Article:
If Pigpen Were a Genius

Moving out to New Mexico for grad school, I met a variety of interesting people from other parts of the country.  They often had personal habits and ways of being that I found fascinating or humorous.  Y’all, meet “Trevor.”  This is, of course, not his name, but for this occasion it more than serves the purpose of having a handle by which we can refer to him.  He’s the sort of young man you might discount if you met on the street–unprepossessing in dress and frequently astride his battered steed of a second-hand bicycle.

This had a milk crate strapped behind the saddle for carrying important necessities or stowing interesting bits of discarded material he encountered in his travels through the city of Albuquerque.  He had jauntily threaded some tattered silk sunflowers through the plastic mesh of the crate and the appearance was one of nothing so much as a sort of traveling collection of junk–but perfectly serviceable, friendly junk that would never hurt a fly, if junk could be said to have any inclination at all.

You might say that much like the mobile scrap yard flea market bargain bin that was his bicycle, Trevor was perfectly serviceable and amiable as well.  Tall, lanky, and rawboned, he also had that loose-jointed fluidity that I came to associate with many of his attitudes about how to live well.  He might see nothing wrong with practicing yoga in corduroy trousers several sizes too large for his spare frame, but was just as much at ease with the stillness you might encounter in a Huckleberry Finn character.

This deep restfulness that could frequently be accompanied by a grass stalk between the teeth, belied the intense action of his mind.  Whatever else I might say of Trevor, know now that he was and is one of the most brilliant archaeologists I encountered while I was at UNM.  He was a deep thinker, his blue eyes missing nothing behind his narrow, rather insectile spectacles.  True, his personal grooming habits left a great deal to be desired and took quite a bit of getting used to, but that faded once I came to understand the awesome action of his versatile intellect.

The first time I met Trevor, he was wearing frayed trousers, a plaid snap-front western-style collared shirt of the sort that is often seen in thrift shops and bargain bin clothing stores, he smelled almost overwhelmingly unwashed and I believe there was foliage of some sort clinging in his shaggy, uncut mop of brown hair.  I’ll be the first to admit, I was definitely put off of him by these things.  It’s quite one thing to adopt the Walt Whitman Leaves of Grass lifestyle when you bathe daily in the sea and lead a solitary life in the wilderness.  .  It is another altogether to attempt to do so when you live in a desert, attend a closely packed and non-air conditioned three hour graduate seminar twice a week, and are overly fond of the frugality of dumpster diving.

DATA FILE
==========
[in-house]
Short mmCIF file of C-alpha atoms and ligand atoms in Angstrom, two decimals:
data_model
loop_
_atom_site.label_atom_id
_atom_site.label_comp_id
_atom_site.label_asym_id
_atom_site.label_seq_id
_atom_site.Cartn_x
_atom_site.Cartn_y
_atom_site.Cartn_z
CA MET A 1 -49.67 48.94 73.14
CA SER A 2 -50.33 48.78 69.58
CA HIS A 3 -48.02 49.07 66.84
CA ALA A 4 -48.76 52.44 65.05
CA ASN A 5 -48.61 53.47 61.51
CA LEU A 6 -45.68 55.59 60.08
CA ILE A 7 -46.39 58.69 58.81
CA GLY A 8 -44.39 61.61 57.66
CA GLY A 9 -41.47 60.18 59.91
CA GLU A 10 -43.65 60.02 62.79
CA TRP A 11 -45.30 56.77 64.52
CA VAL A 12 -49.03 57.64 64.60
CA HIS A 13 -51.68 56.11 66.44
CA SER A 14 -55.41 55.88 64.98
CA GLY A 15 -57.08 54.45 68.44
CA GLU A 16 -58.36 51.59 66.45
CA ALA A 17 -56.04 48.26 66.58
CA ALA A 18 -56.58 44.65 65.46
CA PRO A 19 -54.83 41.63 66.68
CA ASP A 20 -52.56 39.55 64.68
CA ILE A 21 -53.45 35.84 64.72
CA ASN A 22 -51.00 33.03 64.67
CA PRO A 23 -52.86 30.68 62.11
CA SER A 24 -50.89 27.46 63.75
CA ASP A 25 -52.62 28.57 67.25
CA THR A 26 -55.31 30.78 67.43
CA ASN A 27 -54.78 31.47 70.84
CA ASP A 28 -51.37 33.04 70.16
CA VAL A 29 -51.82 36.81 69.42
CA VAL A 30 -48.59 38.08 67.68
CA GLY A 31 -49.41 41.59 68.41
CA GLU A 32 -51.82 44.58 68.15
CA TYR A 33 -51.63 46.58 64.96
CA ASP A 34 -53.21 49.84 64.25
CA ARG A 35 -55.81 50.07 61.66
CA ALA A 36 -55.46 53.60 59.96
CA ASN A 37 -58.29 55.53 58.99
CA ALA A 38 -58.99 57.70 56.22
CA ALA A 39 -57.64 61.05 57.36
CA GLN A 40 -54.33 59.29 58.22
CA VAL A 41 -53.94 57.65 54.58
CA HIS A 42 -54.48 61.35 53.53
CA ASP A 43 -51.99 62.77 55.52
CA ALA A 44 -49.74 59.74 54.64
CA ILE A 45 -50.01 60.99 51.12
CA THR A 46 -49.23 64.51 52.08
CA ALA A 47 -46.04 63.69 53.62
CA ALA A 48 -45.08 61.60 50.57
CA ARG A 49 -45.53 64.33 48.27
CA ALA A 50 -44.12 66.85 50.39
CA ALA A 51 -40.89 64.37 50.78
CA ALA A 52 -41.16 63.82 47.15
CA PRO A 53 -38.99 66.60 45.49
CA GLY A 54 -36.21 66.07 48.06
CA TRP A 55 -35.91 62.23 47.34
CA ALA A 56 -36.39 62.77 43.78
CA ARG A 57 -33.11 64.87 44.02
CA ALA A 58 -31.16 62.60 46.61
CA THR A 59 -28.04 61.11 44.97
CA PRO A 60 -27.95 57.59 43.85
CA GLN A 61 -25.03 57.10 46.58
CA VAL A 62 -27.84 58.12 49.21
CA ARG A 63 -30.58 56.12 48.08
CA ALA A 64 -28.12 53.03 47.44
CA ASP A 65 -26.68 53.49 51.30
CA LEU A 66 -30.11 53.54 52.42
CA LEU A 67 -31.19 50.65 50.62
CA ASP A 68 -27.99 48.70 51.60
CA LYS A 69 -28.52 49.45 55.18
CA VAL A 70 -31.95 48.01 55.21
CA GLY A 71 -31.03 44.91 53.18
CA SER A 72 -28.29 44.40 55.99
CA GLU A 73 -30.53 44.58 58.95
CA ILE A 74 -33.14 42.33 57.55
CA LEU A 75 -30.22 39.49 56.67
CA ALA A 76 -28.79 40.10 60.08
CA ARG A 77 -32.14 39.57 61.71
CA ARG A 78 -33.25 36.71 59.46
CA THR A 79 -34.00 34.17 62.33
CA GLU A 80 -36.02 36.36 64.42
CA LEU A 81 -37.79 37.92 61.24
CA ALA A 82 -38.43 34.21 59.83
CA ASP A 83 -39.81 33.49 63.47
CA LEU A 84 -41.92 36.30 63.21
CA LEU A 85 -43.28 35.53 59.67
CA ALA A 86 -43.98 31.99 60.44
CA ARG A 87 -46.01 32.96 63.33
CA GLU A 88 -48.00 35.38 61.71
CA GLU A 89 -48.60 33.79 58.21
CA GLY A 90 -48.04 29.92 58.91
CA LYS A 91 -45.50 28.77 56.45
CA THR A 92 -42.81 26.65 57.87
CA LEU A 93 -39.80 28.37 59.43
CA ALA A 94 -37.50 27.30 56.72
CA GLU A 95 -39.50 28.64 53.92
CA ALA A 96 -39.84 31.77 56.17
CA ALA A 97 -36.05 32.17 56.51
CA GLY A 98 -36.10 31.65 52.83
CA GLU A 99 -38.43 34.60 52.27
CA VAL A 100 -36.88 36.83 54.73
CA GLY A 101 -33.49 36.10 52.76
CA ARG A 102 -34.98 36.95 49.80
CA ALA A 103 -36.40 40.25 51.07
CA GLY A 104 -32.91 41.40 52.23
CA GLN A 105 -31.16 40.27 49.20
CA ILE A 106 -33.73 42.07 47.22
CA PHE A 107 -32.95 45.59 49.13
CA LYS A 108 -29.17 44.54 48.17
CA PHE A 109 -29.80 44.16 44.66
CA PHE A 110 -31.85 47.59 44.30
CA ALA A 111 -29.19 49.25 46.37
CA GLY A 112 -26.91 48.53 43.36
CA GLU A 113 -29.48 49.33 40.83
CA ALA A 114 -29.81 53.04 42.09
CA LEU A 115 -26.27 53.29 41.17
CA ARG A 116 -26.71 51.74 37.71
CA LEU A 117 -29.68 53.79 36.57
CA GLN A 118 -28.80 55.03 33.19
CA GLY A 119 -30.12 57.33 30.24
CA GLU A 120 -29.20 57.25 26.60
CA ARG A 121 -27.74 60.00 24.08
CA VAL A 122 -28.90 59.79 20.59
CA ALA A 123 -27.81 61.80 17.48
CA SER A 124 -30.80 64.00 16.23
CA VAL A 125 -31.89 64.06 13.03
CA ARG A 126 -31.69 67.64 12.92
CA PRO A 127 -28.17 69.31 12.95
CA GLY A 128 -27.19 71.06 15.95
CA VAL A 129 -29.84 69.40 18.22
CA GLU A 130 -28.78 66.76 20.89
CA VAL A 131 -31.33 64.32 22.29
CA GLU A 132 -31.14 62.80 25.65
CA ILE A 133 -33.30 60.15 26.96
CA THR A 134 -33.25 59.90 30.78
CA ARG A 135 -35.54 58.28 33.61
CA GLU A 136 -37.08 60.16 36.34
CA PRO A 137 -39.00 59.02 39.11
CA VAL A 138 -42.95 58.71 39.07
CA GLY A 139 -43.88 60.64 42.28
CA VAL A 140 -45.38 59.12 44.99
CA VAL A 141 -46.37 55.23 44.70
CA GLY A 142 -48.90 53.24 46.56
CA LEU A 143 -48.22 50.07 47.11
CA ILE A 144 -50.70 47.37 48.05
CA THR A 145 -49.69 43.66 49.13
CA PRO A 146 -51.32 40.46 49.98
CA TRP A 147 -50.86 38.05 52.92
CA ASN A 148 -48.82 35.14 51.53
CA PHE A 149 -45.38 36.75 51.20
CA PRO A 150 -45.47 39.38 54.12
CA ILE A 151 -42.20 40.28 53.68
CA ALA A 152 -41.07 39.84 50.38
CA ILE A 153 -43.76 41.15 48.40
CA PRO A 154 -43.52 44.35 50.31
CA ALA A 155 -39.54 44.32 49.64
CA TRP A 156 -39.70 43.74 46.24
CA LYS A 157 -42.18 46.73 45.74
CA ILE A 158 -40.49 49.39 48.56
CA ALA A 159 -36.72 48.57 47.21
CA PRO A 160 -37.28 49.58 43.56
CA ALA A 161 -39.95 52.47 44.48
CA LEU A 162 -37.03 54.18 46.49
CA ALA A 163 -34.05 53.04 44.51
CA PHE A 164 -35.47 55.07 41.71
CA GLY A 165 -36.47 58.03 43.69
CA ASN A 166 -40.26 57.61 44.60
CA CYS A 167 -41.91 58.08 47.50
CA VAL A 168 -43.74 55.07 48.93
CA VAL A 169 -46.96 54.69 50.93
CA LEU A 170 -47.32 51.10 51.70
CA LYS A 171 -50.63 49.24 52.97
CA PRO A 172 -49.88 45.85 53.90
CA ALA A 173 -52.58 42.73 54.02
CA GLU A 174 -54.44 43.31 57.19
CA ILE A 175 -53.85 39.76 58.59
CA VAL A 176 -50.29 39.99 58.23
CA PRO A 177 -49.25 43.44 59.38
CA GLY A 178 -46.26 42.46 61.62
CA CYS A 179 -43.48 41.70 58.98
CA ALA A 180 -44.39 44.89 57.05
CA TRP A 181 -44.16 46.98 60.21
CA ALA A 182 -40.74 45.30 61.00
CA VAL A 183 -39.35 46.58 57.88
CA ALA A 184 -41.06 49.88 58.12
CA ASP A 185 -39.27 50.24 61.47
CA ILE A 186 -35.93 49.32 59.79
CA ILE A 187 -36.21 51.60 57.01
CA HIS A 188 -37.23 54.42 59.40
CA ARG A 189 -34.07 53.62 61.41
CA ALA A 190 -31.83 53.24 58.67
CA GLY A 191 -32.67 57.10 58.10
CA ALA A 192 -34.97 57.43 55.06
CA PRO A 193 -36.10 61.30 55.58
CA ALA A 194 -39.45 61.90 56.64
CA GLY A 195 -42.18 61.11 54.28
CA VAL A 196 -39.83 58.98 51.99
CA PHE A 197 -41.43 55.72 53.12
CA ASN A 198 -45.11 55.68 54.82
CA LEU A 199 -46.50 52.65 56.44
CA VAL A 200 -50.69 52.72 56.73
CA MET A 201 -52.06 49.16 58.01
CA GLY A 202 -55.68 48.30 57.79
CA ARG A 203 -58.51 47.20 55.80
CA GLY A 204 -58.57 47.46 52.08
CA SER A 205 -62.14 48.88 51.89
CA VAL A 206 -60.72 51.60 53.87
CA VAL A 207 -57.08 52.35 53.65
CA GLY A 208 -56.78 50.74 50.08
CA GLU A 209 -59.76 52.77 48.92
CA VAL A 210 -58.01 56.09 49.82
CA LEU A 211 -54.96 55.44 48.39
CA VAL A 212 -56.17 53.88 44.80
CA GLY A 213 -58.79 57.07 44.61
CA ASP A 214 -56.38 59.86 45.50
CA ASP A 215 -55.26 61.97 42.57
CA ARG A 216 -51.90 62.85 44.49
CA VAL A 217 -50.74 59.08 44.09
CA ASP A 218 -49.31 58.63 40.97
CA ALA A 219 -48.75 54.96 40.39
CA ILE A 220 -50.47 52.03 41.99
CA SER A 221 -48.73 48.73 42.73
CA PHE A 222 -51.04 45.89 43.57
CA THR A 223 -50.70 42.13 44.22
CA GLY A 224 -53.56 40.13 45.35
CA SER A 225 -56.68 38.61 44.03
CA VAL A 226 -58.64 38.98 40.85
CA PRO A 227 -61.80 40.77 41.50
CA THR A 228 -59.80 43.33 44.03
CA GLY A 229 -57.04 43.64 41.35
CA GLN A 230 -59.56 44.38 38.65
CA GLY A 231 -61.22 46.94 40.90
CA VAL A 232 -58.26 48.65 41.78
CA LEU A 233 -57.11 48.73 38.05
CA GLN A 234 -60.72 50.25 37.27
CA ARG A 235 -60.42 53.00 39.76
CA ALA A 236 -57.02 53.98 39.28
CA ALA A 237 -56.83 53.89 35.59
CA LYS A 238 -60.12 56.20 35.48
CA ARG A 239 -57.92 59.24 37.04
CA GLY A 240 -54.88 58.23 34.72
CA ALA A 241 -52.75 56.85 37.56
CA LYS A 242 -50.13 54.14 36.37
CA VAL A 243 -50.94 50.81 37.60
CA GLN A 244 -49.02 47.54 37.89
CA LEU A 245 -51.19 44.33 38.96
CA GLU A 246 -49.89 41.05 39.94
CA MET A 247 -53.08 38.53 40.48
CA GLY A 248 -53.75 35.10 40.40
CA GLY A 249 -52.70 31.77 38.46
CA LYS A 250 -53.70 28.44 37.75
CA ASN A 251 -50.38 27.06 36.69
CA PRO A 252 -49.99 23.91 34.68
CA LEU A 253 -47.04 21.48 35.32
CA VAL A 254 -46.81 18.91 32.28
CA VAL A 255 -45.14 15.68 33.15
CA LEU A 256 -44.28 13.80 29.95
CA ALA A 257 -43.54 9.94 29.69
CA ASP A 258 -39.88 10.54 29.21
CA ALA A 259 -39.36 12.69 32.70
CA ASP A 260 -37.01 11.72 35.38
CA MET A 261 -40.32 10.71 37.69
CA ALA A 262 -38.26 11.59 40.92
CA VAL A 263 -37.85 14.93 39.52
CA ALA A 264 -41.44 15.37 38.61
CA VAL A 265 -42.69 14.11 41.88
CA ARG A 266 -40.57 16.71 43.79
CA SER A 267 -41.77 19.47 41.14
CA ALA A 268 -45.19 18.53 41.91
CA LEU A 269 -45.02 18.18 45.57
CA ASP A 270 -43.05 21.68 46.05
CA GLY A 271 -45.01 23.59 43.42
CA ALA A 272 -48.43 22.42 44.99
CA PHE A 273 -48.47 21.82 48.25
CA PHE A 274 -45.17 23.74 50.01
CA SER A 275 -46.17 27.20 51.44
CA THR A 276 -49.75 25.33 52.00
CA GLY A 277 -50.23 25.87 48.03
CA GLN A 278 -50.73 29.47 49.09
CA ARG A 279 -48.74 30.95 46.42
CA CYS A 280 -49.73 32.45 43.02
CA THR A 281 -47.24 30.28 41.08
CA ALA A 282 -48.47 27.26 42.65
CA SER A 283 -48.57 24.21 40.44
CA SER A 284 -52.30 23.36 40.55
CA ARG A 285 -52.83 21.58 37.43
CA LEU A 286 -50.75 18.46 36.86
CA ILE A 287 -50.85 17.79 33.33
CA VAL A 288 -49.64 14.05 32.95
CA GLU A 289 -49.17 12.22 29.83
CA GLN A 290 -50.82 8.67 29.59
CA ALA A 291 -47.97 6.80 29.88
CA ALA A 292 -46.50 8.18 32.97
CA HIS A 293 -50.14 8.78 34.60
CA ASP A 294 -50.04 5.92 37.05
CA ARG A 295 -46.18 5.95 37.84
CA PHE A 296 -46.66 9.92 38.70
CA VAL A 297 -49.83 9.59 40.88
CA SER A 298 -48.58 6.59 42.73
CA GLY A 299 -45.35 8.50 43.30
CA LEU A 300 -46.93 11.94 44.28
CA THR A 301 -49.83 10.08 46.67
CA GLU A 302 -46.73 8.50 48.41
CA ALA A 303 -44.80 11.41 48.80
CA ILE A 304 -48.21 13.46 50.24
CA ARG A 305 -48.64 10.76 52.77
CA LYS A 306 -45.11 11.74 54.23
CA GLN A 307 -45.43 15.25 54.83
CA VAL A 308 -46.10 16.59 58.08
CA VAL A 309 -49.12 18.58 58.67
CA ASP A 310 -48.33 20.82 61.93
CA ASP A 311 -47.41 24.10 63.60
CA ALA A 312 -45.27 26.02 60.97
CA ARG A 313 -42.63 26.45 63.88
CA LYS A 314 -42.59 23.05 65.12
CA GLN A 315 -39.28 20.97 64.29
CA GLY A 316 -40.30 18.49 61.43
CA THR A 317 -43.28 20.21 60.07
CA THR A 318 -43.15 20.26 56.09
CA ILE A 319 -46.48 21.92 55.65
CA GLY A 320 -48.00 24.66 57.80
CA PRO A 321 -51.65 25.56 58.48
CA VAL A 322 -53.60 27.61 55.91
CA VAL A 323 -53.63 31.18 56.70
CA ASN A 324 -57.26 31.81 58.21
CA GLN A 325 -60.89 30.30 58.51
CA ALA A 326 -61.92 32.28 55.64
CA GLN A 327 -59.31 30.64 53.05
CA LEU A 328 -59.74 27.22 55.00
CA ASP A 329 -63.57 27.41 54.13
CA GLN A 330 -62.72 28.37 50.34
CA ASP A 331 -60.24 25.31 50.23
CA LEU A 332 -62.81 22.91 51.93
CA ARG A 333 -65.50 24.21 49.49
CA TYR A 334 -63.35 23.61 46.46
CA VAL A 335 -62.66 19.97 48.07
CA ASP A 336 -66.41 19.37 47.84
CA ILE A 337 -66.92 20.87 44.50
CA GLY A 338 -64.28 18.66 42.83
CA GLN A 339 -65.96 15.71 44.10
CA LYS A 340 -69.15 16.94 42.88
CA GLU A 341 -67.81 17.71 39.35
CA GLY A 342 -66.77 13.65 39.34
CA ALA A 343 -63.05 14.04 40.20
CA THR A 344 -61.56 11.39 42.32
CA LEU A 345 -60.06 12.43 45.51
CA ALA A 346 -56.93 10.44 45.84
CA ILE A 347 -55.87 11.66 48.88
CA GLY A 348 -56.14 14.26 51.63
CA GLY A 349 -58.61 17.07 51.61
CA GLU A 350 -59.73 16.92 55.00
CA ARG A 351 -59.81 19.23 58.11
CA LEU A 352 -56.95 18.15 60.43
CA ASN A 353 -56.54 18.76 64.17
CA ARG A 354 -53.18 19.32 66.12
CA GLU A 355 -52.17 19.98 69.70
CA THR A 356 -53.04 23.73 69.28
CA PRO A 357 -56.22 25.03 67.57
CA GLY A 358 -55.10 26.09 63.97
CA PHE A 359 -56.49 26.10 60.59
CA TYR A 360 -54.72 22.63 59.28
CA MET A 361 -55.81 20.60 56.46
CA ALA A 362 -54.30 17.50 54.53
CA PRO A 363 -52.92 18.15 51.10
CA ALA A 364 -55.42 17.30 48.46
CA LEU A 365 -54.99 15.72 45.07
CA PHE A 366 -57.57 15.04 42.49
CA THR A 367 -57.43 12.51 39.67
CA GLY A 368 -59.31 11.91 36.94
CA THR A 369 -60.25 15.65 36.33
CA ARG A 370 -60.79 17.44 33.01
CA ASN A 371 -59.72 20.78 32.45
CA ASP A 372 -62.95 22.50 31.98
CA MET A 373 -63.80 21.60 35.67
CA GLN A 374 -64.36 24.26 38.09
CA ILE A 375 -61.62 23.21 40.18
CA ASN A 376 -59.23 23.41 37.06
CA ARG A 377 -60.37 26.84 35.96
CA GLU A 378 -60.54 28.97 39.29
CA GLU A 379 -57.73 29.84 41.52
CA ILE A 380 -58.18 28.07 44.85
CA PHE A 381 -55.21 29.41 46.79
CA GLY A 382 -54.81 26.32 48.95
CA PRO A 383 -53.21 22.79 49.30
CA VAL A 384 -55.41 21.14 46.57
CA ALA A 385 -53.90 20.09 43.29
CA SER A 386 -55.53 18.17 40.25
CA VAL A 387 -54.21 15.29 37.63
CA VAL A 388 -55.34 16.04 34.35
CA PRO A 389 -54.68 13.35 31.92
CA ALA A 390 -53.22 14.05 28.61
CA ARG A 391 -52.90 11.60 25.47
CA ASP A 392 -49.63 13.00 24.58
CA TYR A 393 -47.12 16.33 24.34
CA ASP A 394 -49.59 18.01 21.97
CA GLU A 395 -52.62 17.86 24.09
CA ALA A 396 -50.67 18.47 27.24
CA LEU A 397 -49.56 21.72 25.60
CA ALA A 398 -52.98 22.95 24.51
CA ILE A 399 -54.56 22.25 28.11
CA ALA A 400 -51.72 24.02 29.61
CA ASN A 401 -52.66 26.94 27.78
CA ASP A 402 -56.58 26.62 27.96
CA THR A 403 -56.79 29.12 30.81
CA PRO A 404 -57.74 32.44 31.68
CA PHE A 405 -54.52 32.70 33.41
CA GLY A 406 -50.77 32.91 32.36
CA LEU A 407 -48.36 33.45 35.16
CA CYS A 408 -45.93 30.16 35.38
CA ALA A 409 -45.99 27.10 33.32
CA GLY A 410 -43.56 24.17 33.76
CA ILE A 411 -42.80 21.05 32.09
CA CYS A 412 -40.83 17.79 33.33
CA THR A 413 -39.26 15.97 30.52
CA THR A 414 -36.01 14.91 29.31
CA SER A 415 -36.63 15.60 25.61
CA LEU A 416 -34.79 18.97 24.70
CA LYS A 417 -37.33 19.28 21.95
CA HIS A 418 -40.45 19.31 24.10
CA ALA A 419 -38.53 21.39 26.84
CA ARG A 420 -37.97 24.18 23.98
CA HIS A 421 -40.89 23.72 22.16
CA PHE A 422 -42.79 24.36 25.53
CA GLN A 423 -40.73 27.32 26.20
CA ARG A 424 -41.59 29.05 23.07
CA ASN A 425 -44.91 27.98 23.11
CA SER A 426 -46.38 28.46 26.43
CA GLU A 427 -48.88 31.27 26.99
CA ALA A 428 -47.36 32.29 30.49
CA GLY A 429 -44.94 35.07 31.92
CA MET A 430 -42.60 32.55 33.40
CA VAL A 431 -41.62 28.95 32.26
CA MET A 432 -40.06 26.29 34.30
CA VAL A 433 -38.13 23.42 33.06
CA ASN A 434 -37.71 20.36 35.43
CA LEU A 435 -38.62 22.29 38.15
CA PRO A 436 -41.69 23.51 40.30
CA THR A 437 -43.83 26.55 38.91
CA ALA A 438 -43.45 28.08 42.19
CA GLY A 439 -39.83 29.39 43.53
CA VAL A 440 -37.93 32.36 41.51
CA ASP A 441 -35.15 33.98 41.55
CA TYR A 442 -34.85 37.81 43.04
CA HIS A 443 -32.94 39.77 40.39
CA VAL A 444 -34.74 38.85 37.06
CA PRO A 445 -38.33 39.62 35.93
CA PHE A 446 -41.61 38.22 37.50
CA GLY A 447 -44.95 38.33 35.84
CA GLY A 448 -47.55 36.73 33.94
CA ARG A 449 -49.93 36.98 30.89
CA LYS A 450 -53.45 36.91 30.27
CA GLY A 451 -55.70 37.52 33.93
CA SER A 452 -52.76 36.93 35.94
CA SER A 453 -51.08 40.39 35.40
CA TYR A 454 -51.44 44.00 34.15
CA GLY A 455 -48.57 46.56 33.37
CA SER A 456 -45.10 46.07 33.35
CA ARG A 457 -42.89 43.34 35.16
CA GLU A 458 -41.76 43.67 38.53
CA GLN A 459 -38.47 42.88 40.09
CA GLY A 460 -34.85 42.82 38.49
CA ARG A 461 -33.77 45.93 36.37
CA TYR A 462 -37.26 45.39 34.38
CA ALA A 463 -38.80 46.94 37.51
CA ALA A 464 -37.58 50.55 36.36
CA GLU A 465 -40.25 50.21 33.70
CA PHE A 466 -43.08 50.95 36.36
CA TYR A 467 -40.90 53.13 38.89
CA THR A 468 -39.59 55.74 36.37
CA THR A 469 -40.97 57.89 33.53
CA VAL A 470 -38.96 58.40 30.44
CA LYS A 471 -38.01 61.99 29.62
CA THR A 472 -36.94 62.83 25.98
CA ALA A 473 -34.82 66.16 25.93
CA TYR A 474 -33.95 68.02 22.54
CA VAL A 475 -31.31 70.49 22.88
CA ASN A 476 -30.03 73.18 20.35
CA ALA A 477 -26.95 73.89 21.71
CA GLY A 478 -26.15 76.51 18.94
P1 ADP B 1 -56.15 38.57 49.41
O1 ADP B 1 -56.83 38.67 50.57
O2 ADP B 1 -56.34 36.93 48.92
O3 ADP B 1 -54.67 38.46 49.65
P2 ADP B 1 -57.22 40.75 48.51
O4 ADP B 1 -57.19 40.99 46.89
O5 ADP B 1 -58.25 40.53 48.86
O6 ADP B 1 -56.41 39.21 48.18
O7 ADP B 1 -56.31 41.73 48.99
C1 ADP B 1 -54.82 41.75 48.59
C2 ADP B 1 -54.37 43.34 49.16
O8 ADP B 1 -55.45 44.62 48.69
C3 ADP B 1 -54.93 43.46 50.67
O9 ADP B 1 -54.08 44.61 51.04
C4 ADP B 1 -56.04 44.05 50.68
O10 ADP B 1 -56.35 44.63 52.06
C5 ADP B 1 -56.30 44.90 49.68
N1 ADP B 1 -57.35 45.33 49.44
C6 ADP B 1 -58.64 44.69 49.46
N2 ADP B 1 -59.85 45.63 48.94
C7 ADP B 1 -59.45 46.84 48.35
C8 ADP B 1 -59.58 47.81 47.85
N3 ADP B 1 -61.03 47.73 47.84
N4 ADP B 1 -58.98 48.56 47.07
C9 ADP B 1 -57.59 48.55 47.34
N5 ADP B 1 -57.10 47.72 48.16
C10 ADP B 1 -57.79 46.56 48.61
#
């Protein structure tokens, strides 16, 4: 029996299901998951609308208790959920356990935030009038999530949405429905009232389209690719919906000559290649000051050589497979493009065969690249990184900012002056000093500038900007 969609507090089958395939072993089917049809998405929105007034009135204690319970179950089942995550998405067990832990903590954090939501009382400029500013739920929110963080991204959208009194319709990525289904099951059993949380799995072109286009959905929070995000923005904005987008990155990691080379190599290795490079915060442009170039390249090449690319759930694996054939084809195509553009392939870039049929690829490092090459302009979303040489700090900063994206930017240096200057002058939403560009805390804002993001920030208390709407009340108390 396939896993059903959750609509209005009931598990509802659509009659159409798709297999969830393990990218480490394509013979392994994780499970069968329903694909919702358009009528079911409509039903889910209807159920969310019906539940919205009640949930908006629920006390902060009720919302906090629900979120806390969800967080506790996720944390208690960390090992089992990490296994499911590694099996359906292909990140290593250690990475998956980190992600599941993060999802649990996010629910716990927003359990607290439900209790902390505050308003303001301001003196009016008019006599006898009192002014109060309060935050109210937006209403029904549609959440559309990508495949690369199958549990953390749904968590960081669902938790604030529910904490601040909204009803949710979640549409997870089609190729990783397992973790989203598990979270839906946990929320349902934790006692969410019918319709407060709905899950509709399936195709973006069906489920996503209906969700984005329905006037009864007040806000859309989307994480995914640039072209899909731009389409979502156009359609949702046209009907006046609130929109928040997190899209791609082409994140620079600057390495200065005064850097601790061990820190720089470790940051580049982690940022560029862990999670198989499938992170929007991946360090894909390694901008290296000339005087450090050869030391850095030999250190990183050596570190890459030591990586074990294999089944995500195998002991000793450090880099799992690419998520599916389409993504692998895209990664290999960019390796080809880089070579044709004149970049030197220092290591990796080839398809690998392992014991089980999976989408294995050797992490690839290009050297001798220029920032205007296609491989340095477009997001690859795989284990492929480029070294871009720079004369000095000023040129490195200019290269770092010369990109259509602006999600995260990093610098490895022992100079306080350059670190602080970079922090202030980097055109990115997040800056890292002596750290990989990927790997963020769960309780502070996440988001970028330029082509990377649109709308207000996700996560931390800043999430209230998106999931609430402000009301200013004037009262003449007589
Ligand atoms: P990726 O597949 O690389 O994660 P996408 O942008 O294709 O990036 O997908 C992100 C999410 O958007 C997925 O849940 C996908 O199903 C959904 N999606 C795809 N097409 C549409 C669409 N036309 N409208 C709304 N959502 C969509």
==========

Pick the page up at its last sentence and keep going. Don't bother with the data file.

But over time, I came to find his unkempt appearance, if not loveable then at least, endearing.  I was swayed from my typical adherence to fastidious standards of grooming and behavior by that aforementioned brilliance.  While he had a habit of beginning to speak with his mouth already ajar, I noticed the longer I knew him that that stillness before he spoke was taken up by intense ratiocination.  He missed very little and was possessed of a rigorous mental discipline as firm as his personal grooming habits were lax.

True, he was a strange bird.  I won’t mislead you into thinking that Trevor and I became close.  We were never what I would call friends.  But his sweetness of character and his incredible brain won me over enough that I didn’t cut him off at the knees for thinking that I would find his gift of cracked wooden cutting boards from a recent dumpster dive even remotely acceptable.  I thanked him and told him I didn’t think I’d be able to use them.

I think a lot of our fellow grad students misunderstood him, and so they made fun of him.  They focused on his unusual philosophies about what constituted suitable living, picked over his odd comments once he had gone, and laughed long and loud about his enthusiasm for (sometimes ridiculous) items found in the garbage or on the road side.  To be honest, his delight over recovering a one-piece lame fabric bathing suit as a gift for his girlfriend did cause me to laugh, but that was before I met her.

She, in all her blonde dread locked and fashionably unfashionable glory was his match if ever there was one.  They dressed and spoke alike, felt passionate about the same issues, and were intellectual equals.  No doubt she loved that bathing suit with all her eco-conscious, brilliant, organic, fair trade foodie little heart.  They were both the type of souls that had no trouble seeing beyond the blemishes on the skin to the sweetness of a fruit.  I hope they have biked off into the sunset together to begin a Buddhist co-op in an economically disadvantaged region, study the mating habits of endangered species, and practice archaeology with a whole heart and mind, even if their joyous lives are a bit short on the soap and water.

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